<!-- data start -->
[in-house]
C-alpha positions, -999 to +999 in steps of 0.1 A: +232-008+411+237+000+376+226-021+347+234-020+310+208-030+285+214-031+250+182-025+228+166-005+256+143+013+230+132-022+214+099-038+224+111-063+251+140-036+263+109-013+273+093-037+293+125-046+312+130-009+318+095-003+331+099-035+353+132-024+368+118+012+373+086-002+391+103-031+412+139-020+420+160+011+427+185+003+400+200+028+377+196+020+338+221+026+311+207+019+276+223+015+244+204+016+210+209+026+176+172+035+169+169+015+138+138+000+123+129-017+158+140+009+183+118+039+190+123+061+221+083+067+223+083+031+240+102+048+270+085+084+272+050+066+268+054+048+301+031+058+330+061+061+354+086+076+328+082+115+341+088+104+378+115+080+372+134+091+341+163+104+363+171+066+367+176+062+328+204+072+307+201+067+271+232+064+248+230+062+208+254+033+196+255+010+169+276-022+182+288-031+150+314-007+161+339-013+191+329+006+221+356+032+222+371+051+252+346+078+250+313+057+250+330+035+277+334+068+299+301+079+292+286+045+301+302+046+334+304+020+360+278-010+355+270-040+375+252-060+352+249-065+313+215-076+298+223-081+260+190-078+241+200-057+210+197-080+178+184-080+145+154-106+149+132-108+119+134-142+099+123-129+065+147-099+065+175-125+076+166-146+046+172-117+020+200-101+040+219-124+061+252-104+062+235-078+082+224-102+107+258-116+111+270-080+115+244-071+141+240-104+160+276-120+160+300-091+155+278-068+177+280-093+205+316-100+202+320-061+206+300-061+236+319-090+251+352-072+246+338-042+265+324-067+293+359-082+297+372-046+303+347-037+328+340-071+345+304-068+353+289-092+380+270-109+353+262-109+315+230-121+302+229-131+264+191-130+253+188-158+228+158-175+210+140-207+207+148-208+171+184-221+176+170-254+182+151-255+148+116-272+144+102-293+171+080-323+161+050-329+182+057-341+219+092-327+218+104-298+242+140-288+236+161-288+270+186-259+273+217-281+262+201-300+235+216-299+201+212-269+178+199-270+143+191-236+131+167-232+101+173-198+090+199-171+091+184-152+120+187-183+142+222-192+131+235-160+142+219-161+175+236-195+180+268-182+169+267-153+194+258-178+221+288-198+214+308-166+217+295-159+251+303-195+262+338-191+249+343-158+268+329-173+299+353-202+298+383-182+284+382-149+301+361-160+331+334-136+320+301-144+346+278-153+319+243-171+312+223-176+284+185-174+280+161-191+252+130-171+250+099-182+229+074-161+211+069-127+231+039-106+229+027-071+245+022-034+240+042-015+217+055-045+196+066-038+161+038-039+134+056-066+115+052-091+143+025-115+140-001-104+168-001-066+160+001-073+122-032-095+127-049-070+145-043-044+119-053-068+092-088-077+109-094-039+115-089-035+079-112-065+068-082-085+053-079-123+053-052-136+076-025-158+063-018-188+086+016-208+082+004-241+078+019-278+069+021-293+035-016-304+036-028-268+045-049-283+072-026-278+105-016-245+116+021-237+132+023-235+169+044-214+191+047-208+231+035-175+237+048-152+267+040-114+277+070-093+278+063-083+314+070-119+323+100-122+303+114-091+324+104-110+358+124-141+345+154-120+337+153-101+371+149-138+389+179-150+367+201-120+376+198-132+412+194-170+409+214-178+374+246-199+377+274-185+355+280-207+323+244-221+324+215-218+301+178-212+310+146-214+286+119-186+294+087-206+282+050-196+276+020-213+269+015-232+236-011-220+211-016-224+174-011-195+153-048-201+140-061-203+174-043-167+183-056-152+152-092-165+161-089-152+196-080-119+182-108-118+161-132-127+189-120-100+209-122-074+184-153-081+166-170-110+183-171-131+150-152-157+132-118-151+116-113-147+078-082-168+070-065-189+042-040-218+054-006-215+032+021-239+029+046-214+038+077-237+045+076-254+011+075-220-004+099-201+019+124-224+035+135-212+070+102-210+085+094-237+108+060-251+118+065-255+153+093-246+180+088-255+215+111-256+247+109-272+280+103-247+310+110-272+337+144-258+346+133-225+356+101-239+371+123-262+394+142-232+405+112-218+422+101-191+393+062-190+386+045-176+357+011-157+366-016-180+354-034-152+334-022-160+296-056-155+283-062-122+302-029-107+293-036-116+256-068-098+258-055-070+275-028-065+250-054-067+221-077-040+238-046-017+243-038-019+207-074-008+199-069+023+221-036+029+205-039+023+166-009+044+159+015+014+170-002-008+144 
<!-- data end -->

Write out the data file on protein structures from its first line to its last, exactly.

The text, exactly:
[in-house]
C-alpha positions, -999 to +999 in steps of 0.1 A: +232-008+411+237+000+376+226-021+347+234-020+310+208-030+285+214-031+250+182-025+228+166-005+256+143+013+230+132-022+214+099-038+224+111-063+251+140-036+263+109-013+273+093-037+293+125-046+312+130-009+318+095-003+331+099-035+353+132-024+368+118+012+373+086-002+391+103-031+412+139-020+420+160+011+427+185+003+400+200+028+377+196+020+338+221+026+311+207+019+276+223+015+244+204+016+210+209+026+176+172+035+169+169+015+138+138+000+123+129-017+158+140+009+183+118+039+190+123+061+221+083+067+223+083+031+240+102+048+270+085+084+272+050+066+268+054+048+301+031+058+330+061+061+354+086+076+328+082+115+341+088+104+378+115+080+372+134+091+341+163+104+363+171+066+367+176+062+328+204+072+307+201+067+271+232+064+248+230+062+208+254+033+196+255+010+169+276-022+182+288-031+150+314-007+161+339-013+191+329+006+221+356+032+222+371+051+252+346+078+250+313+057+250+330+035+277+334+068+299+301+079+292+286+045+301+302+046+334+304+020+360+278-010+355+270-040+375+252-060+352+249-065+313+215-076+298+223-081+260+190-078+241+200-057+210+197-080+178+184-080+145+154-106+149+132-108+119+134-142+099+123-129+065+147-099+065+175-125+076+166-146+046+172-117+020+200-101+040+219-124+061+252-104+062+235-078+082+224-102+107+258-116+111+270-080+115+244-071+141+240-104+160+276-120+160+300-091+155+278-068+177+280-093+205+316-100+202+320-061+206+300-061+236+319-090+251+352-072+246+338-042+265+324-067+293+359-082+297+372-046+303+347-037+328+340-071+345+304-068+353+289-092+380+270-109+353+262-109+315+230-121+302+229-131+264+191-130+253+188-158+228+158-175+210+140-207+207+148-208+171+184-221+176+170-254+182+151-255+148+116-272+144+102-293+171+080-323+161+050-329+182+057-341+219+092-327+218+104-298+242+140-288+236+161-288+270+186-259+273+217-281+262+201-300+235+216-299+201+212-269+178+199-270+143+191-236+131+167-232+101+173-198+090+199-171+091+184-152+120+187-183+142+222-192+131+235-160+142+219-161+175+236-195+180+268-182+169+267-153+194+258-178+221+288-198+214+308-166+217+295-159+251+303-195+262+338-191+249+343-158+268+329-173+299+353-202+298+383-182+284+382-149+301+361-160+331+334-136+320+301-144+346+278-153+319+243-171+312+223-176+284+185-174+280+161-191+252+130-171+250+099-182+229+074-161+211+069-127+231+039-106+229+027-071+245+022-034+240+042-015+217+055-045+196+066-038+161+038-039+134+056-066+115+052-091+143+025-115+140-001-104+168-001-066+160+001-073+122-032-095+127-049-070+145-043-044+119-053-068+092-088-077+109-094-039+115-089-035+079-112-065+068-082-085+053-079-123+053-052-136+076-025-158+063-018-188+086+016-208+082+004-241+078+019-278+069+021-293+035-016-304+036-028-268+045-049-283+072-026-278+105-016-245+116+021-237+132+023-235+169+044-214+191+047-208+231+035-175+237+048-152+267+040-114+277+070-093+278+063-083+314+070-119+323+100-122+303+114-091+324+104-110+358+124-141+345+154-120+337+153-101+371+149-138+389+179-150+367+201-120+376+198-132+412+194-170+409+214-178+374+246-199+377+274-185+355+280-207+323+244-221+324+215-218+301+178-212+310+146-214+286+119-186+294+087-206+282+050-196+276+020-213+269+015-232+236-011-220+211-016-224+174-011-195+153-048-201+140-061-203+174-043-167+183-056-152+152-092-165+161-089-152+196-080-119+182-108-118+161-132-127+189-120-100+209-122-074+184-153-081+166-170-110+183-171-131+150-152-157+132-118-151+116-113-147+078-082-168+070-065-189+042-040-218+054-006-215+032+021-239+029+046-214+038+077-237+045+076-254+011+075-220-004+099-201+019+124-224+035+135-212+070+102-210+085+094-237+108+060-251+118+065-255+153+093-246+180+088-255+215+111-256+247+109-272+280+103-247+310+110-272+337+144-258+346+133-225+356+101-239+371+123-262+394+142-232+405+112-218+422+101-191+393+062-190+386+045-176+357+011-157+366-016-180+354-034-152+334-022-160+296-056-155+283-062-122+302-029-107+293-036-116+256-068-098+258-055-070+275-028-065+250-054-067+221-077-040+238-046-017+243-038-019+207-074-008+199-069+023+221-036+029+205-039+023+166-009+044+159+015+014+170-002-008+144 